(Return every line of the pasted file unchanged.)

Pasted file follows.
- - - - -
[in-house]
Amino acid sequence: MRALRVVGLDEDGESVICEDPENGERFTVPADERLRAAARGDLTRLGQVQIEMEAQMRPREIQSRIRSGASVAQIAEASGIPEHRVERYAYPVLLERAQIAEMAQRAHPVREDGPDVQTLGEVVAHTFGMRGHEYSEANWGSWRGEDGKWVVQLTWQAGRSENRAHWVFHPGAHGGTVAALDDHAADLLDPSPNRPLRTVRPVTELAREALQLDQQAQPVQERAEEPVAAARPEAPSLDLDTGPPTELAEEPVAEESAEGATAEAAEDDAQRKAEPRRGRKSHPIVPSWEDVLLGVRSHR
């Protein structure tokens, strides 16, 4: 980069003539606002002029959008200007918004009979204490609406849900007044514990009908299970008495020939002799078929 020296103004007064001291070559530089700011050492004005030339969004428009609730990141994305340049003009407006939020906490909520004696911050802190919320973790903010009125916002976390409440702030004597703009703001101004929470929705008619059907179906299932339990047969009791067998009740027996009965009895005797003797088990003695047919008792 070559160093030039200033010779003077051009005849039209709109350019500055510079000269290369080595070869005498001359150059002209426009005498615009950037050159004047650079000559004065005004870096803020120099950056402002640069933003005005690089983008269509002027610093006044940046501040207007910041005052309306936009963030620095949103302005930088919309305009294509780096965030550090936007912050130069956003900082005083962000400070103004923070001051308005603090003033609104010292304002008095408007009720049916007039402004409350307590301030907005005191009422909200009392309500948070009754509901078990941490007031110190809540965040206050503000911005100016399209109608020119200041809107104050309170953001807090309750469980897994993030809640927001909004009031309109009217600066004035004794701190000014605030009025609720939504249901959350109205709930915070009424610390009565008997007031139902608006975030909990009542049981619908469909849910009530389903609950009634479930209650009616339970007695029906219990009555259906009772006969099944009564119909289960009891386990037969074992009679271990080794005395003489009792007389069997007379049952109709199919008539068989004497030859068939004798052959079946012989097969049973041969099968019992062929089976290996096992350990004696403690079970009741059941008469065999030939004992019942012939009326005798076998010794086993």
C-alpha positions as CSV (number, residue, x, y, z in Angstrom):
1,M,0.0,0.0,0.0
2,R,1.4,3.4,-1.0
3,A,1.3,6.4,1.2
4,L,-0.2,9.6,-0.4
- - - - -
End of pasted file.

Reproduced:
[in-house]
Amino acid sequence: MRALRVVGLDEDGESVICEDPENGERFTVPADERLRAAARGDLTRLGQVQIEMEAQMRPREIQSRIRSGASVAQIAEASGIPEHRVERYAYPVLLERAQIAEMAQRAHPVREDGPDVQTLGEVVAHTFGMRGHEYSEANWGSWRGEDGKWVVQLTWQAGRSENRAHWVFHPGAHGGTVAALDDHAADLLDPSPNRPLRTVRPVTELAREALQLDQQAQPVQERAEEPVAAARPEAPSLDLDTGPPTELAEEPVAEESAEGATAEAAEDDAQRKAEPRRGRKSHPIVPSWEDVLLGVRSHR
């Protein structure tokens, strides 16, 4: 980069003539606002002029959008200007918004009979204490609406849900007044514990009908299970008495020939002799078929 020296103004007064001291070559530089700011050492004005030339969004428009609730990141994305340049003009407006939020906490909520004696911050802190919320973790903010009125916002976390409440702030004597703009703001101004929470929705008619059907179906299932339990047969009791067998009740027996009965009895005797003797088990003695047919008792 070559160093030039200033010779003077051009005849039209709109350019500055510079000269290369080595070869005498001359150059002209426009005498615009950037050159004047650079000559004065005004870096803020120099950056402002640069933003005005690089983008269509002027610093006044940046501040207007910041005052309306936009963030620095949103302005930088919309305009294509780096965030550090936007912050130069956003900082005083962000400070103004923070001051308005603090003033609104010292304002008095408007009720049916007039402004409350307590301030907005005191009422909200009392309500948070009754509901078990941490007031110190809540965040206050503000911005100016399209109608020119200041809107104050309170953001807090309750469980897994993030809640927001909004009031309109009217600066004035004794701190000014605030009025609720939504249901959350109205709930915070009424610390009565008997007031139902608006975030909990009542049981619908469909849910009530389903609950009634479930209650009616339970007695029906219990009555259906009772006969099944009564119909289960009891386990037969074992009679271990080794005395003489009792007389069997007379049952109709199919008539068989004497030859068939004798052959079946012989097969049973041969099968019992062929089976290996096992350990004696403690079970009741059941008469065999030939004992019942012939009326005798076998010794086993």
C-alpha positions as CSV (number, residue, x, y, z in Angstrom):
1,M,0.0,0.0,0.0
2,R,1.4,3.4,-1.0
3,A,1.3,6.4,1.2
4,L,-0.2,9.6,-0.4